Friday, February 17, 2017

TV Mini Review: Powerless

I am a DC Comics fanboy.  I am also a big fan of shows like Arrow and The Flash.  So when it was announced that they were doing a DC Universe Sitcom on NBC, I was very excited.

Powerless takes place in Charm city where Emily Locke (Vanessa Hudgens) has just moved.  Obsessed with superheroes, she takes a job at Wayne Security to work for Bruce's idiot cousin Van (Alan Tudyk).  She supervises a group of misfit inventors and engineers that include Teddy (Danny Pudi).  Together they attempt to create safety equipment in a world of super-powered beings while navigating the foibles of every day office life.

The biggest drawback so far is that the show leans in too much to the silliness of its own concept.  Rather than take the world they live in absolutely seriously and letting the comedy come from there, there is a constant winking at the camera pushes the show to feel much closer to a SNL sketch than a workplace comedy.

Right now, the comedy is too broad and the characters too flat.  It feels very much in tone and style to the short-lived Better Off Ted, which covered a lot of the same satirical ground.  In general, comedies that take place at work suffer in comparison to The Office, which also tended to address universal job experiences.  Now when sitcoms make fun of things like idiot bosses, you can't help but feel "The Office did it better."

But Powerless is not hopeless.

Other shows began with too simplistic a start, like The Goldbergs.  But if given enough time, I can see the show really growing into itself.  Powerless actually has a lot of things going for it.

They have pretty great cast.  While they are playing things a bit dimensional, it is more a failing in the writing than their acting.  Hudgens is has a natural likability that prevents her from being too cloying.  Tudyk as a fantastic comedic delivery.  And Pudi is great as always.  Two other standouts are Christina Kirk as Van's cynical assistant Jackie and Ron Funches as Ron, the science nerd from Atlantis.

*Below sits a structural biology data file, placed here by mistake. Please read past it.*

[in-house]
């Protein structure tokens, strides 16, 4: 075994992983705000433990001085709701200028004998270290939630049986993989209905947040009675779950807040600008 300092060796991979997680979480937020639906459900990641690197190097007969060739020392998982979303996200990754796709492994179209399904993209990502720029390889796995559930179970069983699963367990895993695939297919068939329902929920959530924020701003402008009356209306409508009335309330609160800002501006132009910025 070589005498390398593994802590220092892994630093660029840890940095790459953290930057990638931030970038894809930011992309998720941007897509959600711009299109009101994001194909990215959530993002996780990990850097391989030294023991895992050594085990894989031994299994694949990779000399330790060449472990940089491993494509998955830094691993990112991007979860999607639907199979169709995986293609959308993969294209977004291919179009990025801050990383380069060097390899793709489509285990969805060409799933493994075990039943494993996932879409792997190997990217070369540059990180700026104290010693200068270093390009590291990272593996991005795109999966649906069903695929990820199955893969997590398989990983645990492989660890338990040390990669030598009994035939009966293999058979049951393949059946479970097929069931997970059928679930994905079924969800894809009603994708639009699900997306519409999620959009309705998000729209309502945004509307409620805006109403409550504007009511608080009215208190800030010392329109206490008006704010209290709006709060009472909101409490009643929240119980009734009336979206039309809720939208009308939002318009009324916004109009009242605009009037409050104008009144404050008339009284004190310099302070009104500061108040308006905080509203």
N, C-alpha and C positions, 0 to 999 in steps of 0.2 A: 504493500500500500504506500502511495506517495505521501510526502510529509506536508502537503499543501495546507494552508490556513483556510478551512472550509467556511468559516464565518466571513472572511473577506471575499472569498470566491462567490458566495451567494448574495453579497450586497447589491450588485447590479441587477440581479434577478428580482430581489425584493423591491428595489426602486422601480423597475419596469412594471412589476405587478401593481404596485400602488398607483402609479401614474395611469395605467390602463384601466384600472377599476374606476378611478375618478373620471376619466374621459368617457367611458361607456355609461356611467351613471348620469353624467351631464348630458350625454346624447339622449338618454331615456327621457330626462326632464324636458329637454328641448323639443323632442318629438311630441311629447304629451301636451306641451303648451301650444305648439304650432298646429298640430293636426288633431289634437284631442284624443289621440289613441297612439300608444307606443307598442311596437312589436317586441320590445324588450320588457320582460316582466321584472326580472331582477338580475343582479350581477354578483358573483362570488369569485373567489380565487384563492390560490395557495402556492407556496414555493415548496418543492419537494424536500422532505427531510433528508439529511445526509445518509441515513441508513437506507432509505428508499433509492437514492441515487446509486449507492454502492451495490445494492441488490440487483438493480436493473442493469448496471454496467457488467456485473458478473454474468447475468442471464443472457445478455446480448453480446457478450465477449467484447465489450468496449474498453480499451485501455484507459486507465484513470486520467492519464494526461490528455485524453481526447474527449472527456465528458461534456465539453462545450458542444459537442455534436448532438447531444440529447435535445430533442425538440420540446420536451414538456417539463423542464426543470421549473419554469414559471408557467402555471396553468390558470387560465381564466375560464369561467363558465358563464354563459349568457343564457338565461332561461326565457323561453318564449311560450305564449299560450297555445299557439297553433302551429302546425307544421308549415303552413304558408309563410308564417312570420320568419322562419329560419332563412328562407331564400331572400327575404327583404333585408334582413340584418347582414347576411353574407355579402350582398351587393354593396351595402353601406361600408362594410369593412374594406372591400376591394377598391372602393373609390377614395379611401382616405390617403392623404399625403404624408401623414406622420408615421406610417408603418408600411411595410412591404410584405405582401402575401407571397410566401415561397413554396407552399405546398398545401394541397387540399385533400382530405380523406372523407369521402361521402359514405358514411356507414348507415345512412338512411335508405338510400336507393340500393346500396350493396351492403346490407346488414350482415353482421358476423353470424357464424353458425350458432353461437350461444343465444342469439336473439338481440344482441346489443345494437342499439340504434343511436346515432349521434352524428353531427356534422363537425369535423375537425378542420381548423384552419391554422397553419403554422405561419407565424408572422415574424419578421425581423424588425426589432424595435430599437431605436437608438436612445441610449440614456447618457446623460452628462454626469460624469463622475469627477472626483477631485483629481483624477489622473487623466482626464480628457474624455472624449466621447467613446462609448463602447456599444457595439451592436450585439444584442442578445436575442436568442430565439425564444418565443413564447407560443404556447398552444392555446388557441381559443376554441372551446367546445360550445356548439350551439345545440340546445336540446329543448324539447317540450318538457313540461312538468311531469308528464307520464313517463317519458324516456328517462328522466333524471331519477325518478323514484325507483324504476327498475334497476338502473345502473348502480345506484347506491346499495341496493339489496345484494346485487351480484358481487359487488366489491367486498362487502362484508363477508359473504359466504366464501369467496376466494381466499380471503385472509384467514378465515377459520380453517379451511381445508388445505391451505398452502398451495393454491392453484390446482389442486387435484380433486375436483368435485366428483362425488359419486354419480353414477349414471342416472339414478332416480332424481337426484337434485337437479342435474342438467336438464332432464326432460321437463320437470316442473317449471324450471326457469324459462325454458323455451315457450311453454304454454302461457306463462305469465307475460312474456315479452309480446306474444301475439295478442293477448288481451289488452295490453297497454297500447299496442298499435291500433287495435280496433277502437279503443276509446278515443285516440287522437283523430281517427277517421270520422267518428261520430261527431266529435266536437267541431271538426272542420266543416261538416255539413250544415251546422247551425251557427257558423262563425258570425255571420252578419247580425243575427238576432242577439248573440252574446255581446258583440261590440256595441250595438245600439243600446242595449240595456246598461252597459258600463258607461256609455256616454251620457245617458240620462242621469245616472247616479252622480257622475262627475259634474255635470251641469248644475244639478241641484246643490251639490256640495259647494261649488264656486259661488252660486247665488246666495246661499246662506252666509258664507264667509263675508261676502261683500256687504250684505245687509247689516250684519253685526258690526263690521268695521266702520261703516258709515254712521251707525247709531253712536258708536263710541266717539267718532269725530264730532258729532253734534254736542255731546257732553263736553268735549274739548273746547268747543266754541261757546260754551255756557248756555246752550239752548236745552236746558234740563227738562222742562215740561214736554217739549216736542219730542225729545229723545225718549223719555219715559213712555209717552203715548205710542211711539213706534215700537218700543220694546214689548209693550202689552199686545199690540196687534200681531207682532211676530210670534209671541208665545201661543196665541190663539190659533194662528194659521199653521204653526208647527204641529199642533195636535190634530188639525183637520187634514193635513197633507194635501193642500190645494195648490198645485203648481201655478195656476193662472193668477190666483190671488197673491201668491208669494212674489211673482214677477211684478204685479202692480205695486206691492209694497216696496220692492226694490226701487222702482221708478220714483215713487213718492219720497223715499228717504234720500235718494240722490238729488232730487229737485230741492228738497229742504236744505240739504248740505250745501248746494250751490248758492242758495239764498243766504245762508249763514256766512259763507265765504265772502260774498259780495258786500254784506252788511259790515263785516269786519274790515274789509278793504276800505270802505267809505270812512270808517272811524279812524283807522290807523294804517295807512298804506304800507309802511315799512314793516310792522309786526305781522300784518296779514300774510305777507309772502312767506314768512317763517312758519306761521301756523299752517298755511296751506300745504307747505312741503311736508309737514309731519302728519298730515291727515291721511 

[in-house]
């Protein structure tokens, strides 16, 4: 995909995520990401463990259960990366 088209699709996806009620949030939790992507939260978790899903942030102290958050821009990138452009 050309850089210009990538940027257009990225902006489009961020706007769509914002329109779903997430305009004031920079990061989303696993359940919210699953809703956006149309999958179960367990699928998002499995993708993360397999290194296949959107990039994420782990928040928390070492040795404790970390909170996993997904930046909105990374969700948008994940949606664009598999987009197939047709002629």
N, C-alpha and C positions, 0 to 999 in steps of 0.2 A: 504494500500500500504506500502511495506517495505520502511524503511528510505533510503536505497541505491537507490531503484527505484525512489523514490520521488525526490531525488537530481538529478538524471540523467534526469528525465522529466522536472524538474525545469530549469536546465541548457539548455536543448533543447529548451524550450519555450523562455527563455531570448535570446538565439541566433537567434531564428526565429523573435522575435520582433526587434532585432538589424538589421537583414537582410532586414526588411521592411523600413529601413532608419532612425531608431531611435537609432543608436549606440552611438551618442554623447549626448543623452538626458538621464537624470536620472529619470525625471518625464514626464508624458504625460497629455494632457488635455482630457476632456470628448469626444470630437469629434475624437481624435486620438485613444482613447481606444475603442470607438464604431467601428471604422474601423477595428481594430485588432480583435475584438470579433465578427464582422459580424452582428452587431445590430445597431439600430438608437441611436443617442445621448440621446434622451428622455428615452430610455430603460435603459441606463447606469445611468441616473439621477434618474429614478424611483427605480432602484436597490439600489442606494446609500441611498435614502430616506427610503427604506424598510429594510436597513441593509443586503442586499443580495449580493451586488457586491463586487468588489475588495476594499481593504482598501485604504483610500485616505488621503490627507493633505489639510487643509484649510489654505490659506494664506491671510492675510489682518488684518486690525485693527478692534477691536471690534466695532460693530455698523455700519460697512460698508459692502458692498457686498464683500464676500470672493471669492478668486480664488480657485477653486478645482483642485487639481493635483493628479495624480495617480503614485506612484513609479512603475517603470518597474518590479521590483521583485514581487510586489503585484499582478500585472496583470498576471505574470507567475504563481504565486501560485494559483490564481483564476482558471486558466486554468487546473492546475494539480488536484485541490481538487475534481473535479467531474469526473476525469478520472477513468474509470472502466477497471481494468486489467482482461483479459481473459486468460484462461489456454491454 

So far, three episodes have aired and they've been getting subsequently better.  Right now its current strength lies in its quick-paced dialogue.  The scripts try to pack in jokes at a mile-a-minute, which I love.  The little DC easter eggs are incredibly fun for me, but may not appeal to the general viewer.

And the writing is improving, or at least the jokes are making me laugh more.  Funches delivered a line that made have to pause the show.  When discussing the possible secret identity of one of their co-workers, Funches says, "It's like my theory about how Bruce Wayne is the Flash or how Stephen Baldwin is really just a character played by Alec Baldwin."

As the show improves, my enjoyment grows.  I hope NBC gives it a chance to find its way.

3 out of 5 stars.

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